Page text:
For the Holocaust may have reached its barbaric climax at Treblinka and Auschwitz and Belzec, but it started in the hearts of ordinary men and women. And we have seen it again — madness that can sweep through peoples, sweep through nations, embed itself. The killings in Cambodia, the killings in Rwanda, the killings in Bosnia, the killings in Darfur — they shock our conscience, but they are the awful extreme of a spectrum of ignorance and intolerance that we see every day; the bigotry that says another person is less than my equal, less than human. These are the seeds of hate that we cannot let take root in our heart…
We need to be doing everything we can to prevent and respond to these kinds of atrocities — because national sovereignty is never a license to slaughter your people.”
My mistake. That was the President’s 2012 speech at the U.S. Holocaust Museum. And in 2011, he issued Presidential Directive which, according to the White House, was issued “to make sure that the U.S. has the neccesary structures and mechanisms in place to prevent and respond to mass atrocities” and established an “Atrocities Board”
of senior officials to govern and implement this directive.
Now this piece is not written to say that the situation in Iraq is easy to solve. It’s not. It is not to advocate for a full-scale re-invasion of the country. And it is not to pick on Barack Obama. The foreign policy conundrums of Russia, Israel-Palestine, Syria and the Mexican-American border are enough to make even the brightest heads spin.
But let’s return to the original point: Where is President Obama’s excerpt on the plight of the Iraqi Christians?
There is none.
Or I have had a heck of a time finding it.
You see, for a man so gifted in oratory (see his 2004 DNC speech or the 2008 Iowa Caucus Victory speech), so interested in local injustices (consider Henry Louis Gates and Trayvon Martin), so attuned to the rights of women to employer-funded birth control/abortifacients, and so intent on smoothing over rough feelings (consider the “reset button” with Putin or the Cairo Speech), it is curious that he speaks of Iraq and its turmoil without clearly describing the blatant targeting of the Iraqi Christian community. I have read his comments and watched his press conferences. It. Just. Isn’t. There. And I don’t know why.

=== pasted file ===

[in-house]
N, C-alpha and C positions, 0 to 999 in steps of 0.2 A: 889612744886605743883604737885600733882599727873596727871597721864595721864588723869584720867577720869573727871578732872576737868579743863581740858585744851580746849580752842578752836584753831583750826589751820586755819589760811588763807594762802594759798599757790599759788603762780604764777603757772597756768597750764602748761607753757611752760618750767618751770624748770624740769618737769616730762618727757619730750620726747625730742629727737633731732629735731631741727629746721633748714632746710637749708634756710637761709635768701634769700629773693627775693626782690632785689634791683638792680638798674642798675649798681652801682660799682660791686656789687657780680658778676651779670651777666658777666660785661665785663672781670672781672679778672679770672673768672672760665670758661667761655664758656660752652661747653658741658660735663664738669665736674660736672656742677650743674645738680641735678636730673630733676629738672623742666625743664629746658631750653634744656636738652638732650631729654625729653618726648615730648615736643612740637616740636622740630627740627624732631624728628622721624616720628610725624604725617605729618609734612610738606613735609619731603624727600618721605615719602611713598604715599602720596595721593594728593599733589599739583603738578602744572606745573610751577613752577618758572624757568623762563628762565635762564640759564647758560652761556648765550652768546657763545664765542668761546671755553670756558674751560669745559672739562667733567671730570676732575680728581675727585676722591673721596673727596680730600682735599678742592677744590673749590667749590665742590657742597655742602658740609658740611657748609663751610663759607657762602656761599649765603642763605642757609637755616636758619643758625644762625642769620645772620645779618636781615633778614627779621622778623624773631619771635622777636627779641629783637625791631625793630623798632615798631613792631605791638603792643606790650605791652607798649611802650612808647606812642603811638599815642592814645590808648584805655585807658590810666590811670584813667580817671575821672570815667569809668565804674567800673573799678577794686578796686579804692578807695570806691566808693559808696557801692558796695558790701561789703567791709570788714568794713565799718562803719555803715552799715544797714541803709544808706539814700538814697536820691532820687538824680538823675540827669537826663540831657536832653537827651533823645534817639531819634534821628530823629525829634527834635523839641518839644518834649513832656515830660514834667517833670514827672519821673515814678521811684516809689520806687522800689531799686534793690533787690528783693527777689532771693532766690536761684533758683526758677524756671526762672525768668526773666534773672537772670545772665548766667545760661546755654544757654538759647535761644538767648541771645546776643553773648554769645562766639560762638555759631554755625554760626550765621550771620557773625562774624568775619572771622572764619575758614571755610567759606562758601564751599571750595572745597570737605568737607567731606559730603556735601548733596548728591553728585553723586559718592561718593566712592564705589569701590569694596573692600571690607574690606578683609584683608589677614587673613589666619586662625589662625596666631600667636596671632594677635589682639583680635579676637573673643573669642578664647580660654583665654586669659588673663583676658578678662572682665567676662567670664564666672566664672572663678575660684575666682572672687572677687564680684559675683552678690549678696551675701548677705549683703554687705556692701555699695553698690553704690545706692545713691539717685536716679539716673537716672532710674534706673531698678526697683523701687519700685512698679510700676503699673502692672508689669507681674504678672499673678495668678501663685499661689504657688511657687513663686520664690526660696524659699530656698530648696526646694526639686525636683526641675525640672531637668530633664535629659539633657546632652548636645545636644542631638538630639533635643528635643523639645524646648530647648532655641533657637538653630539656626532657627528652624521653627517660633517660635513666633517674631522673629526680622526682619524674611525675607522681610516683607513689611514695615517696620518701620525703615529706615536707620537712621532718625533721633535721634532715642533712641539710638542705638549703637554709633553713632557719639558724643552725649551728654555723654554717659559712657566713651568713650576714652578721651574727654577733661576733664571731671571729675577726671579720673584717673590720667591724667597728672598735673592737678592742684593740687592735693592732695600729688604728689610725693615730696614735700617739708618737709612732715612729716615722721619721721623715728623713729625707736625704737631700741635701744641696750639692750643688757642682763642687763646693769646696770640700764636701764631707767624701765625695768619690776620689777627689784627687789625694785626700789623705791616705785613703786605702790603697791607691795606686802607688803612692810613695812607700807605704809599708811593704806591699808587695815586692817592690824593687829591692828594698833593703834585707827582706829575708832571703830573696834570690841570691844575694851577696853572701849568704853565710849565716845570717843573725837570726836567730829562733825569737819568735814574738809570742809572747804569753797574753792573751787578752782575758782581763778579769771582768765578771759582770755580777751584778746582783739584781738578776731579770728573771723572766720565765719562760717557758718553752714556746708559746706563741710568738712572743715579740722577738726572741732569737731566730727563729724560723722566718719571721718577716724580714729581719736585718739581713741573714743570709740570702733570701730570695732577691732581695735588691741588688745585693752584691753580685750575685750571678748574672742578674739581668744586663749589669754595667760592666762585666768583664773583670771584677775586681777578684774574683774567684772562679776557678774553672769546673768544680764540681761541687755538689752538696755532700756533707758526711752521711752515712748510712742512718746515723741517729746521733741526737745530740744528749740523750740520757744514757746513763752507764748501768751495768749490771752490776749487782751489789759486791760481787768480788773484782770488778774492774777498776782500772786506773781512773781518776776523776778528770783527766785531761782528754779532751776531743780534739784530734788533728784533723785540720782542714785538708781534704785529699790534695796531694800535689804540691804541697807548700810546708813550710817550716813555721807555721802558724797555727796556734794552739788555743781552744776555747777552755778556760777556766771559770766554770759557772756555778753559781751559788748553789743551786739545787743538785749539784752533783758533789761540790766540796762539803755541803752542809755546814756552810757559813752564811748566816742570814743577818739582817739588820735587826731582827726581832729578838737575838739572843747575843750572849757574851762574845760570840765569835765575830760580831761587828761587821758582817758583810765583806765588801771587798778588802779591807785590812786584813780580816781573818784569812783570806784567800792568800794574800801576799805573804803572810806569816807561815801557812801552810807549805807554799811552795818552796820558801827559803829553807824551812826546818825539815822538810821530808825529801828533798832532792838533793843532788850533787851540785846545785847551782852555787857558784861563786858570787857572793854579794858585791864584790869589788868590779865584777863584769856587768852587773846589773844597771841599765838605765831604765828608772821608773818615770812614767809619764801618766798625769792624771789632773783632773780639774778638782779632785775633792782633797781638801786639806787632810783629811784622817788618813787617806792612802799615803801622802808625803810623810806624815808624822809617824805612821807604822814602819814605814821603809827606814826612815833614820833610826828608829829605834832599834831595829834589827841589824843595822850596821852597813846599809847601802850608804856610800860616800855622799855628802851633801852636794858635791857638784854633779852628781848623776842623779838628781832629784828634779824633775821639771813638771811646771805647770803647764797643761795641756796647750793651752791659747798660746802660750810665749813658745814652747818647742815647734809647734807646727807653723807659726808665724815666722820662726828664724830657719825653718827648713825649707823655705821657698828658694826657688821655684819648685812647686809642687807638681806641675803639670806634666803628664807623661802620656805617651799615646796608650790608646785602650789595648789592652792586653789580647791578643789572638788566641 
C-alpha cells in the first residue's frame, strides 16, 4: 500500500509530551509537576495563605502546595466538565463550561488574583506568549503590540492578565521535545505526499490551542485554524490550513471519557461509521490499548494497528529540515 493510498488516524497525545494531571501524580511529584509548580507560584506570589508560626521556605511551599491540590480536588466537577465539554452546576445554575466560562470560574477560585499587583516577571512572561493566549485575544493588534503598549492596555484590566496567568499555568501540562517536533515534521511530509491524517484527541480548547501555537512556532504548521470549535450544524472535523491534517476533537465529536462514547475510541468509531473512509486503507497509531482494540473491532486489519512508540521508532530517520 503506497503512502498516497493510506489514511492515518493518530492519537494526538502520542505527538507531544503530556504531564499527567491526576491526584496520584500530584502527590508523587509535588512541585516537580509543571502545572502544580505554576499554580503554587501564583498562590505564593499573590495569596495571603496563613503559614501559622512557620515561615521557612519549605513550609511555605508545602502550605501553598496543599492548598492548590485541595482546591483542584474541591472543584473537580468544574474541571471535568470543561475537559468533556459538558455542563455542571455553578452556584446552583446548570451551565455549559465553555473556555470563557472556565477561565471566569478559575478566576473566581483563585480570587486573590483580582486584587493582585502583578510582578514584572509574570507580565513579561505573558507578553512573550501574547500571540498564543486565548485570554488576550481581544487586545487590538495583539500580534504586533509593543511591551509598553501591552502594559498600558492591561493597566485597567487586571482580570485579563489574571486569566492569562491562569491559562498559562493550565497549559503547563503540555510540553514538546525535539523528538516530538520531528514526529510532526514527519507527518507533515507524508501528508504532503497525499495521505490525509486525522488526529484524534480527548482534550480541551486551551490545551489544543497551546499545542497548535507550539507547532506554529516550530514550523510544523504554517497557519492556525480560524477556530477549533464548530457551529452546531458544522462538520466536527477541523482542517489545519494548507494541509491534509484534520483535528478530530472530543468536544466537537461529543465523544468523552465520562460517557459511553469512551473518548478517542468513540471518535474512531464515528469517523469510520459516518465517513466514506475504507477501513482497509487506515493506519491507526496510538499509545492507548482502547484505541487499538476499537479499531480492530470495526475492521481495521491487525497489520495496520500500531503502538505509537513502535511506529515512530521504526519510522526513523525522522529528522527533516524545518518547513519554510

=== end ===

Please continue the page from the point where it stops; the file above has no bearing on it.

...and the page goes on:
To truly understand a problem, it is important to articulate it. ISIS (aka the Islamic State) is one of the most ruthless movements on the world stage today. But to combat them with prayer, ideas and perhaps even might, it is important to know who they are and to speak very clearly about what they are doing.
To regain stripped dignity, we owe at least this one simple thing – the simple but irrefutable truth – to these victims. To the Jews, Rwandans, Darfurians and, yes, the Iraqi Christians. Yes, we are to never forget. Never. But first we must accept the truth that is worth remembering.
That’s not too much to ask.
For additional posts on ISIS and the Iraqi Christians, please see:
Elizabeth Scalia’s “Expelled Iraqi Christians Give Witness to ISIS Fascism”
Fr. Dwight Longenecker’s “Coming Up: An Ecumenism of Blood”
Michael La Civita’s “The Middle East’s Beseiged Christians: Deja Vu All Over Again”